A more elegant way of embedding a SOAP security header in Silverlight 4

The current situation with Silverlight is, that there is no support for the WCF federation binding. This means that all security token related interactions have to be done manually.

Requesting the token from an STS is not really the bad part, sending it along with outgoing SOAP messages is what’s a little annoying. So far you had to wrap all calls on the channel in an OperationContextScope wrapping an IContextChannel. This “programming model” was a little disruptive (in addition to all the async stuff that you are forced to do).

It seems that starting with SL4 there is more support for traditional WCF extensibility points – especially IEndpointBehavior, IClientMessageInspector. I never read somewhere that these are new features in SL4 – but I am pretty sure they did not exist in SL3.

With the above mentioned interfaces at my disposal, I thought I have another go at embedding a security header – and yeah – I managed to make the code much prettier (and much less bizarre). Here’s the code for the behavior/inspector:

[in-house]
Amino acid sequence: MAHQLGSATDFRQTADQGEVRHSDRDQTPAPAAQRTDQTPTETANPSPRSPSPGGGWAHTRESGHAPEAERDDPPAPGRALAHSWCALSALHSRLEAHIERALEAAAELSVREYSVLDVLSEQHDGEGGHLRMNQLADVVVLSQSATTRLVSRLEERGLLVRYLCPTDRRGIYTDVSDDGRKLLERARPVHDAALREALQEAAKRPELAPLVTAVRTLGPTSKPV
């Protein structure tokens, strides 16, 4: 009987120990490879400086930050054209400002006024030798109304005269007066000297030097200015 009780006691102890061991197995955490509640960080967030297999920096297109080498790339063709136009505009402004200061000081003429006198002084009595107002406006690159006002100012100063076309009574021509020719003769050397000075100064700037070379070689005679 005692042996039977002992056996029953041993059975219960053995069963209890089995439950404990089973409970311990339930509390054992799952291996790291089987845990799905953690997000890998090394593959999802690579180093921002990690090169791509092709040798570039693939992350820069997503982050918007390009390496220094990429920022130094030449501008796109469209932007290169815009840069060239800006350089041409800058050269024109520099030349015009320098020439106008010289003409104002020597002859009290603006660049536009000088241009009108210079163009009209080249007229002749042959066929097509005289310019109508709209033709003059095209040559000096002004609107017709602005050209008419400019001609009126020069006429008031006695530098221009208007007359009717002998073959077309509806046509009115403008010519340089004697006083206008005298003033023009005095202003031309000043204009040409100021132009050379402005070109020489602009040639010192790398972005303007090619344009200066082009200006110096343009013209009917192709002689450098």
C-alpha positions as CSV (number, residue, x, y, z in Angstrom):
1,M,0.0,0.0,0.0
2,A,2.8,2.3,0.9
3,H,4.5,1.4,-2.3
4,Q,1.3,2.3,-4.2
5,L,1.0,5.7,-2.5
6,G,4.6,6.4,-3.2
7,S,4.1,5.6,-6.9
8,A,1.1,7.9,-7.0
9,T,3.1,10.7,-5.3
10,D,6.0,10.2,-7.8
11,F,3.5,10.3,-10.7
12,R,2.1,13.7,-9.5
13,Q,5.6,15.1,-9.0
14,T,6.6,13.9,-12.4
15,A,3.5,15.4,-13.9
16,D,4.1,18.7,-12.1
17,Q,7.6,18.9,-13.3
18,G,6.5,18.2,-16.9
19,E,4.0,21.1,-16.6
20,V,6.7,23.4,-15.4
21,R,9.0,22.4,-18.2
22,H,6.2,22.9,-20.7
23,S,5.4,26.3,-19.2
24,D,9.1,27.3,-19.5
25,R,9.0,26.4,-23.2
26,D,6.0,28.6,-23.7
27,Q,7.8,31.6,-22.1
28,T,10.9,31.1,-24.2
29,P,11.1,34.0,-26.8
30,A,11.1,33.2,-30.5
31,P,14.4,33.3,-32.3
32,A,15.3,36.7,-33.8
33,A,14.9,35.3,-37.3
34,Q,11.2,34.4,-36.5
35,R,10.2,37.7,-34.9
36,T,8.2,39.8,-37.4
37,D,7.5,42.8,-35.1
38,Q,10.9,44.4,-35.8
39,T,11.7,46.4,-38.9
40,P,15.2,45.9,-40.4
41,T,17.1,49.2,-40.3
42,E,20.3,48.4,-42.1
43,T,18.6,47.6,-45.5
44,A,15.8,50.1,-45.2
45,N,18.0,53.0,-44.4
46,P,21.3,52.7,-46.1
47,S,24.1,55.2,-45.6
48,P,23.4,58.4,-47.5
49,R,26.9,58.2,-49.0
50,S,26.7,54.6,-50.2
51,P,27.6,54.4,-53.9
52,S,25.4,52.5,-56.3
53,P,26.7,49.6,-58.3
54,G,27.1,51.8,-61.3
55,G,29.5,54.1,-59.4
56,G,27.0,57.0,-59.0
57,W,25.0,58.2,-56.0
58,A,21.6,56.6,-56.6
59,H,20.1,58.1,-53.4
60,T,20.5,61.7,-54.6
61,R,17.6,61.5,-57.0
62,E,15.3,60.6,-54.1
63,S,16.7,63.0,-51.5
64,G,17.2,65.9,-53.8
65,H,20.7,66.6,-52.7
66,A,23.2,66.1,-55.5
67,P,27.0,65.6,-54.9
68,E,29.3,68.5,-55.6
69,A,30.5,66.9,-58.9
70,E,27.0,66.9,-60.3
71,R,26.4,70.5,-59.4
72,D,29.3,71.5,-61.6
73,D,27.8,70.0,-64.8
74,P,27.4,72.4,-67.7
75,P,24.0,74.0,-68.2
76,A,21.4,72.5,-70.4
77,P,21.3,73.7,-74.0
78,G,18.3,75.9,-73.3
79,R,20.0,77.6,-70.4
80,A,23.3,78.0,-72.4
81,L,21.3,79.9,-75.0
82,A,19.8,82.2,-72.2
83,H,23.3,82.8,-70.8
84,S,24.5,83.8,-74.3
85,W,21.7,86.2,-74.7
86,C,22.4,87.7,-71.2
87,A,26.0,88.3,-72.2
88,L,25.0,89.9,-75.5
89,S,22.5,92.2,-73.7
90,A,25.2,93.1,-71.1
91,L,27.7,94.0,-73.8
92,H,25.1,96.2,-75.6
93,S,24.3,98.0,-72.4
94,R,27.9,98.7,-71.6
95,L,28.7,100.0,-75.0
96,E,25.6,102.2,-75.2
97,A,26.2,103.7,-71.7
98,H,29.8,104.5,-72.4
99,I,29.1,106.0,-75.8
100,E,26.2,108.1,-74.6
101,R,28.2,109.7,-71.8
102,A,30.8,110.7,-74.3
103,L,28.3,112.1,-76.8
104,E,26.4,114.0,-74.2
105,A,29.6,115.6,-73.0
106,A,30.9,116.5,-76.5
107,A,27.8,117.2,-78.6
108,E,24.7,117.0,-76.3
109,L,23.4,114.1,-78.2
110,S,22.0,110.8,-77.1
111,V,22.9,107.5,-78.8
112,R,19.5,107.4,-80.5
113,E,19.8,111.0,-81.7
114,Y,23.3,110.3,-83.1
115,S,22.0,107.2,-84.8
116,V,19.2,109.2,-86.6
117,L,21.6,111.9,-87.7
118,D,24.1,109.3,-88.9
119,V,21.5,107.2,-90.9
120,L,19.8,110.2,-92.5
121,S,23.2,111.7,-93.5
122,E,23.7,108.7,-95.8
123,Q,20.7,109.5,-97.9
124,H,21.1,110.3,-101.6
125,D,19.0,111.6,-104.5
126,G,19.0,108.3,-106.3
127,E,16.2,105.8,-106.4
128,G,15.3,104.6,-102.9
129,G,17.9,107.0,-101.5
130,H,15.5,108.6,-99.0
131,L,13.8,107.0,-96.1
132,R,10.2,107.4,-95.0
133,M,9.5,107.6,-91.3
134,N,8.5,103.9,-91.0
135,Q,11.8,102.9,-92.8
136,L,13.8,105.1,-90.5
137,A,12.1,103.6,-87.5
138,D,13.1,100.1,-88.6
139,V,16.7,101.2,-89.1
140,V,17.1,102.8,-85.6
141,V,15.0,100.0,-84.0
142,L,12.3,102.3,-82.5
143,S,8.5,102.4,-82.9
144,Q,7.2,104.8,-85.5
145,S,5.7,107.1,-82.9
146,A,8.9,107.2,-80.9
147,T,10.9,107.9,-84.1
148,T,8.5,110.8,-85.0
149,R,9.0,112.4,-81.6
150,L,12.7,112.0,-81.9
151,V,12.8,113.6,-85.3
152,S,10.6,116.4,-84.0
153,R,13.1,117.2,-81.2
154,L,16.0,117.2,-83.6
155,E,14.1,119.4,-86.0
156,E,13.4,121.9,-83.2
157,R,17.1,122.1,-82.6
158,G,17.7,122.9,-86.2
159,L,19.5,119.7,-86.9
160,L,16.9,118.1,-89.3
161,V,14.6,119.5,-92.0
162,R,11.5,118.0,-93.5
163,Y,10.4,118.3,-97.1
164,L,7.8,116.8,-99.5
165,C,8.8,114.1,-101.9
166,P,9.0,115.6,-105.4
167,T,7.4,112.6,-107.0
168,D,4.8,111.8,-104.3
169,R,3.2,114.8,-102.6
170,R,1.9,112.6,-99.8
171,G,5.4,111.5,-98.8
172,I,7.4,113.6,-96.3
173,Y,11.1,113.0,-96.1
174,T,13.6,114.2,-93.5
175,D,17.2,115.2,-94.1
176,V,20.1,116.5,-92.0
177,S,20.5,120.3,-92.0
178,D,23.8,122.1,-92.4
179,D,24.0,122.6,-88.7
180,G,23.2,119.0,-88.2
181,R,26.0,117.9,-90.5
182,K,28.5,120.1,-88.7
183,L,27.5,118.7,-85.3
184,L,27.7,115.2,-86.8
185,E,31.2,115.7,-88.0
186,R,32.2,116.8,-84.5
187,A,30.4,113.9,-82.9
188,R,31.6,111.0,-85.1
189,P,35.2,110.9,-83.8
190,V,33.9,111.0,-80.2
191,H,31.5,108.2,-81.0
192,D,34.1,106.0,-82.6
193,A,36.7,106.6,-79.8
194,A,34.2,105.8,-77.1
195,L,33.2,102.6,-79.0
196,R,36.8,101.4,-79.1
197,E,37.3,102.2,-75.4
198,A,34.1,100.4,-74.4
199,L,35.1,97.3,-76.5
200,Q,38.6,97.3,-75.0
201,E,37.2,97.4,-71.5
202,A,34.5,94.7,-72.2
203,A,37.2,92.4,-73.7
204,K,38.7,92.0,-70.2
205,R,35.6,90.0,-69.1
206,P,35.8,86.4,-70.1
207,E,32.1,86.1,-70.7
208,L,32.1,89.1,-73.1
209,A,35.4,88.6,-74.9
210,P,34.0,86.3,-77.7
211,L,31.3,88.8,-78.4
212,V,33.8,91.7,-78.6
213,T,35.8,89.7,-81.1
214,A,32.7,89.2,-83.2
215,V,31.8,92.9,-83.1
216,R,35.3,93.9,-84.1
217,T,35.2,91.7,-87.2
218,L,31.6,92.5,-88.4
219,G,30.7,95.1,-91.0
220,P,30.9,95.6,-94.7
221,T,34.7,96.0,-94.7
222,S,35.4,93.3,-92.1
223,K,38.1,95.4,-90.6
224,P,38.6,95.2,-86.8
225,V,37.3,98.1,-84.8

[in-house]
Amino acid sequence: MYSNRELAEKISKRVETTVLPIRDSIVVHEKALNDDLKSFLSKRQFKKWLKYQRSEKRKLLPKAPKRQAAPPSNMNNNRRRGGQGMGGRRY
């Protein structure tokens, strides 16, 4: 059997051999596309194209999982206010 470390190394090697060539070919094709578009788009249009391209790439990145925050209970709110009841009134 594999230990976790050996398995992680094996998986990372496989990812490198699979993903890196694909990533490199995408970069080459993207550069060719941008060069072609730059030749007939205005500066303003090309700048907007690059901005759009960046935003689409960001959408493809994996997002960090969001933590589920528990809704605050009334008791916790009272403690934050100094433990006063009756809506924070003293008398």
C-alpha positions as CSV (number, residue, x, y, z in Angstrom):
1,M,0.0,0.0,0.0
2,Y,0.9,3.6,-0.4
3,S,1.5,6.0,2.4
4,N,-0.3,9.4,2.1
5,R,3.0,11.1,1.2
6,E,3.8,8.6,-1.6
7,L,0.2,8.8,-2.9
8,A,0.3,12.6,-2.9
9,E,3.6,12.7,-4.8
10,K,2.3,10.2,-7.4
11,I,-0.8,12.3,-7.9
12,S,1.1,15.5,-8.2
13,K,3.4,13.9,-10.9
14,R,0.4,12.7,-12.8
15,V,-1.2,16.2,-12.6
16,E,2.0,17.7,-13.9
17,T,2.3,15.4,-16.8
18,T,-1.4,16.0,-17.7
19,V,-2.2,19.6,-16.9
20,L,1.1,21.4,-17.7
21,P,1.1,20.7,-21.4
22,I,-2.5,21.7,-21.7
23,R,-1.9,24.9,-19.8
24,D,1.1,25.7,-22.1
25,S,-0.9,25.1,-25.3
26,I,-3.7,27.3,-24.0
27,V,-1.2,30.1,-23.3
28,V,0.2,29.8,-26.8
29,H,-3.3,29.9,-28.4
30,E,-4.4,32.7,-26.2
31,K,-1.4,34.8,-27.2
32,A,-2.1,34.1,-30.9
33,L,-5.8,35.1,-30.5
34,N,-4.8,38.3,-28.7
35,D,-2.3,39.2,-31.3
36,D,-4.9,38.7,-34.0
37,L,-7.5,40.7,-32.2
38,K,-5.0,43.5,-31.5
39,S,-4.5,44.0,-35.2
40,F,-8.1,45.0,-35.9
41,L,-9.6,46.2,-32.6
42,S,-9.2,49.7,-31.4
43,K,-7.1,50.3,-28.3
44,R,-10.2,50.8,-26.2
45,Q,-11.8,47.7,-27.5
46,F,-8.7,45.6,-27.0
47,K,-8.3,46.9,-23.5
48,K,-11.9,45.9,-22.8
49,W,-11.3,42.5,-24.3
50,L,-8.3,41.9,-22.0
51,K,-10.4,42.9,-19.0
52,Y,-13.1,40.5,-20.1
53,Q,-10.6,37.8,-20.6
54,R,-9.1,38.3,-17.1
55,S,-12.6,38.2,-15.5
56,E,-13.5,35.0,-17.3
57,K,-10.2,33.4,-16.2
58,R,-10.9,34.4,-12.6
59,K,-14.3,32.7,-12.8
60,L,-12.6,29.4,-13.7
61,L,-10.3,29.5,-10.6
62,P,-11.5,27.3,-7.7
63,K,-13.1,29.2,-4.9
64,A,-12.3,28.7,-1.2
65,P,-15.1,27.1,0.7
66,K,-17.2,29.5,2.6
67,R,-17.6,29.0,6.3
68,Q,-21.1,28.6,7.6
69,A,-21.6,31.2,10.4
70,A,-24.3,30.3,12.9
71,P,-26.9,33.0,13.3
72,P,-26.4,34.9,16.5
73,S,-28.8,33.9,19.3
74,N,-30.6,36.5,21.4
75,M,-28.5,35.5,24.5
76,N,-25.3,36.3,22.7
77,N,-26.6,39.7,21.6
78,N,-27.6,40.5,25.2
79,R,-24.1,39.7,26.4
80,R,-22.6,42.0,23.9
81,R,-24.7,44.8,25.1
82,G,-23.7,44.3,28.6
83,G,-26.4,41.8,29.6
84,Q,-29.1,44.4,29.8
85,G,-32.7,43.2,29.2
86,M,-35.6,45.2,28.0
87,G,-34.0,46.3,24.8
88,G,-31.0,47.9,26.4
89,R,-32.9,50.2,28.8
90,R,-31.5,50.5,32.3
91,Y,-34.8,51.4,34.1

public class IssuedTokenHeaderInspector : IClientMessageInspector
{
    RequestSecurityTokenResponse _rstr;
 
    public IssuedTokenHeaderInspector(RequestSecurityTokenResponse rstr)
    {
        _rstr = rstr;
    }
 
    public void AfterReceiveReply(ref Message reply, object correlationState)
    { }
 
    public object BeforeSendRequest(ref Message request, IClientChannel channel)
    {
        request.Headers.Add(new IssuedTokenHeader(_rstr));
        
        return null;
    }
}
 

public class IssuedTokenHeaderBehavior : IEndpointBehavior
{
    RequestSecurityTokenResponse _rstr;
 
    public IssuedTokenHeaderBehavior(RequestSecurityTokenResponse rstr)
    {
        if (rstr == null)
        {
            throw new ArgumentNullException();
        }
 
        _rstr = rstr;
    }
 
    public void ApplyClientBehavior(
      ServiceEndpoint endpoint, ClientRuntime clientRuntime)
    {
        clientRuntime.MessageInspectors.Add(new IssuedTokenHeaderInspector(_rstr));
    }
 
    // rest omitted
}

This allows to set up a proxy with an issued token header and you don’t have to worry anymore with embedding the header manually with every call:

var client = GetWSTrustClient();
 
var rst = new RequestSecurityToken(WSTrust13Constants.KeyTypes.Symmetric)
{
    AppliesTo = new EndpointAddress(https://rp/”)
};
 
client.IssueCompleted += (s, args) =>
{
    _proxy = new StarterServiceContractClient();
    _proxy.Endpoint.Behaviors.Add(new IssuedTokenHeaderBehavior(args.Result));
 
};
 
client.IssueAsync(rst);

Since SL4 also support the IExtension<T> interface, you can also combine this with Nicholas Allen’s AutoHeaderExtension.

This entry was posted in IdentityModel. Bookmark the permalink.

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